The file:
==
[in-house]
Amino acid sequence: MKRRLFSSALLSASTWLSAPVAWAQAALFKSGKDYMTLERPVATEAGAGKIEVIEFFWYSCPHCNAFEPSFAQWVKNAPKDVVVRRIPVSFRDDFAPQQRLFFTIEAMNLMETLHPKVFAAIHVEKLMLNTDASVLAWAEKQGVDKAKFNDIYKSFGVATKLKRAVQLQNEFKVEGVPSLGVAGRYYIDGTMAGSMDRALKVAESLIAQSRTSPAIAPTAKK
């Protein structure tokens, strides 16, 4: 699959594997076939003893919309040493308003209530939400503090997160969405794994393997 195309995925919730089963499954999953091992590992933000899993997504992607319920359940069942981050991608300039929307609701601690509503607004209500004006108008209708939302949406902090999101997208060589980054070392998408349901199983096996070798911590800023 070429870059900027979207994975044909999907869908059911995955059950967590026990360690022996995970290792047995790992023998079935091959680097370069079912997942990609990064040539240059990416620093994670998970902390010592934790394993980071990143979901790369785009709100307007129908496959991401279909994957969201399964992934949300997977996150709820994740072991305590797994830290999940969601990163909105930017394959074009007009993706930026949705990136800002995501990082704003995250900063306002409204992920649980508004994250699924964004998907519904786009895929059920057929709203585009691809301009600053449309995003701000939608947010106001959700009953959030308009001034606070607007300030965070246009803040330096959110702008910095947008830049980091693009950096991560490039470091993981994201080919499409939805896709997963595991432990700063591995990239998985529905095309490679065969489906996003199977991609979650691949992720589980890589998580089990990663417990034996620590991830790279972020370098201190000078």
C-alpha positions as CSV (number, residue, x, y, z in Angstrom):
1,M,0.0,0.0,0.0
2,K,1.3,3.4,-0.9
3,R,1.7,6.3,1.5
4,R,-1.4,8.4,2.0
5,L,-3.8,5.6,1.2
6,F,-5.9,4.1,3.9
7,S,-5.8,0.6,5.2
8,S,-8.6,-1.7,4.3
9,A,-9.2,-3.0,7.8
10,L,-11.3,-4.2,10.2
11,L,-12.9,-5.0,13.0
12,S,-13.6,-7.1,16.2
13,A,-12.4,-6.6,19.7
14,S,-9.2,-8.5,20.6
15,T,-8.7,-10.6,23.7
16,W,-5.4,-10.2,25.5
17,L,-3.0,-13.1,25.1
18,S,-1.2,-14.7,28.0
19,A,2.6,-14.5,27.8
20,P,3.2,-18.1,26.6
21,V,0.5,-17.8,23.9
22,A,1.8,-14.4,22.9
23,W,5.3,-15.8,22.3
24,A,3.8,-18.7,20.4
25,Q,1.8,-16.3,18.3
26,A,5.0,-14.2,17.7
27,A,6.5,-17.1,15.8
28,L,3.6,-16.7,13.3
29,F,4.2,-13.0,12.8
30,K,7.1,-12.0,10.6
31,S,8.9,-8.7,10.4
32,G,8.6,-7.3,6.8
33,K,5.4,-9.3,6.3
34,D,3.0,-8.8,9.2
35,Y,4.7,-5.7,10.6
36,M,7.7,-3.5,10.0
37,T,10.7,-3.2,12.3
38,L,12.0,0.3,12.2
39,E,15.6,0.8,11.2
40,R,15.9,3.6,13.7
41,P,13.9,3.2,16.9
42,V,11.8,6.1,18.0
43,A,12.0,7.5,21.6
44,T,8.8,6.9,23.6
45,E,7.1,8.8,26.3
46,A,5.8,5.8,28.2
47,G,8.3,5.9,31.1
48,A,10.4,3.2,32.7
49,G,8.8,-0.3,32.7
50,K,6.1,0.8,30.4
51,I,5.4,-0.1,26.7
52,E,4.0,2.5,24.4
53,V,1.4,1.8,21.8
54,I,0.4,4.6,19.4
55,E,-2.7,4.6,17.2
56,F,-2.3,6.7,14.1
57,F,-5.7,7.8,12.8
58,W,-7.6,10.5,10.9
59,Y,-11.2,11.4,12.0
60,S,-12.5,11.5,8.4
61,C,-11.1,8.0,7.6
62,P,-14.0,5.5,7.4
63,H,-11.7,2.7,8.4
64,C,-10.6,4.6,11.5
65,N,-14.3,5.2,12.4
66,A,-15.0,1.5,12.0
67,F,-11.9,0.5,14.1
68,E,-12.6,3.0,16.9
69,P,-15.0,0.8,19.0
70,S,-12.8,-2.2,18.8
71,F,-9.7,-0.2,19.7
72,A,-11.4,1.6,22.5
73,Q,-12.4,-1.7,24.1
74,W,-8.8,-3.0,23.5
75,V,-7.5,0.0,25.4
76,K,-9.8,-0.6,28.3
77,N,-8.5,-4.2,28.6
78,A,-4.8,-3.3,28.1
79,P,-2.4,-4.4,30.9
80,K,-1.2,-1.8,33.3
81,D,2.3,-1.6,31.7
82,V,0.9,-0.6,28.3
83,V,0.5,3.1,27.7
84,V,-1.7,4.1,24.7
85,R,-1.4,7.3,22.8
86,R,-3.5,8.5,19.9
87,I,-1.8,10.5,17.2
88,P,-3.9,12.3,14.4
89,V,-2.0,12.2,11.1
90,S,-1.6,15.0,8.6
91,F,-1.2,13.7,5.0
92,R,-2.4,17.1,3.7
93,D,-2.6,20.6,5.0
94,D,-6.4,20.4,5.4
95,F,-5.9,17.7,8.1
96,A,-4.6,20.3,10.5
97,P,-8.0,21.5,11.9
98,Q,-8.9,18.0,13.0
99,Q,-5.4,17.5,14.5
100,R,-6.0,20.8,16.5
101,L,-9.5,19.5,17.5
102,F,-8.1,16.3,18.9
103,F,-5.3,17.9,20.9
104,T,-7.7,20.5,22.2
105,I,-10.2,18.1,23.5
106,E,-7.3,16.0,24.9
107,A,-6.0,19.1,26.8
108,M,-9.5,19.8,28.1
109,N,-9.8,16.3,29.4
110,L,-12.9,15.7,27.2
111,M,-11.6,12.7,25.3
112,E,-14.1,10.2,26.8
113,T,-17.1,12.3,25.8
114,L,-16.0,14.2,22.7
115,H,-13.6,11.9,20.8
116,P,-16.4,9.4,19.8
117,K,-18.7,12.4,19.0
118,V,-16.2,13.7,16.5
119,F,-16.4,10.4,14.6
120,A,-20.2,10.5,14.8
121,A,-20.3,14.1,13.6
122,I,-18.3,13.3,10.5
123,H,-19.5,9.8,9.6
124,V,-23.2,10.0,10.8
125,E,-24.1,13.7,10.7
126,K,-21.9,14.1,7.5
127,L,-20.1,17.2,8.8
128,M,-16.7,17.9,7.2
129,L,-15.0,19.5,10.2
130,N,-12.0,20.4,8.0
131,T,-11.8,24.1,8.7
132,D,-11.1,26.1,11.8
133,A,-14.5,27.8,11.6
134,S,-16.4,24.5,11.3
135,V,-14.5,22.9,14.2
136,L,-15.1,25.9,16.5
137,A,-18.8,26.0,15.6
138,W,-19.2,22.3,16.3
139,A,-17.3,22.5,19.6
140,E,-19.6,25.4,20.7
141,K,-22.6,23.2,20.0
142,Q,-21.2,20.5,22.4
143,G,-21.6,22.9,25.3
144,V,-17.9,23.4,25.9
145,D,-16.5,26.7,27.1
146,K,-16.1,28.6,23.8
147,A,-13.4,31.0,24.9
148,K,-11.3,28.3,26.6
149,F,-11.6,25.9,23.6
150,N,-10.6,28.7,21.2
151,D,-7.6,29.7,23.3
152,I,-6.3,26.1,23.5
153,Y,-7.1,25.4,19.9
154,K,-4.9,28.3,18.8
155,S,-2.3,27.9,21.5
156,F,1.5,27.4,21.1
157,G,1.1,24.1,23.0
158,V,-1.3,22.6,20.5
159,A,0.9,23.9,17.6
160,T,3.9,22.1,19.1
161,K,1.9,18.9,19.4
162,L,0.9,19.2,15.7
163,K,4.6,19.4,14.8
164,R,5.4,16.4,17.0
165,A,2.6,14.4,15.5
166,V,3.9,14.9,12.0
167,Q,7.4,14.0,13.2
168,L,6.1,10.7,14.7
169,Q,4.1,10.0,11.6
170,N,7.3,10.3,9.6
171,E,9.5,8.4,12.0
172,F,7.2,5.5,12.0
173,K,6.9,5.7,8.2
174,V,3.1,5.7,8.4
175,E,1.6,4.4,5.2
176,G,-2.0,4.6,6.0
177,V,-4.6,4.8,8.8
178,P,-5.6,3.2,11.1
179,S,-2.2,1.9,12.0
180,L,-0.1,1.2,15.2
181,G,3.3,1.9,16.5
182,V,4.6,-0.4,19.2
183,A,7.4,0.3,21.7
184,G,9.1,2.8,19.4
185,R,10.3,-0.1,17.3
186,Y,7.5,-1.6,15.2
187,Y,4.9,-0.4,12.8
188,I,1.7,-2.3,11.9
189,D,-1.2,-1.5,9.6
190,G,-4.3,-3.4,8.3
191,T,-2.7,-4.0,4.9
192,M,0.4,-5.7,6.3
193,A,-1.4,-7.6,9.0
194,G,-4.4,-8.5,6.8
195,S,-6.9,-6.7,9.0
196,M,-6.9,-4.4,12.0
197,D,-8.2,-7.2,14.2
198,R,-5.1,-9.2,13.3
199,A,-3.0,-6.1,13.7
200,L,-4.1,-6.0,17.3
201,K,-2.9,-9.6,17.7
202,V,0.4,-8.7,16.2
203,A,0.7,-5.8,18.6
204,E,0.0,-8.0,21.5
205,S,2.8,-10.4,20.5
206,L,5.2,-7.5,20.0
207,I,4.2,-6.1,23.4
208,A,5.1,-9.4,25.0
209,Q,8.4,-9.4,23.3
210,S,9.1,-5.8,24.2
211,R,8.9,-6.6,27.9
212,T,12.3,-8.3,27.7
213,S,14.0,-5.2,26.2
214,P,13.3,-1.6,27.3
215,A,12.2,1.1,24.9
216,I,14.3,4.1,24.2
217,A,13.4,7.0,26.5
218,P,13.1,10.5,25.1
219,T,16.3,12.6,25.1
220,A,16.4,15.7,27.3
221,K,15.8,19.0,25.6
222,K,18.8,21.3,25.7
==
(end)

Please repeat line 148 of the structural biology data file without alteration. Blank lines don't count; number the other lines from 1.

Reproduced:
144,V,-17.9,23.4,25.9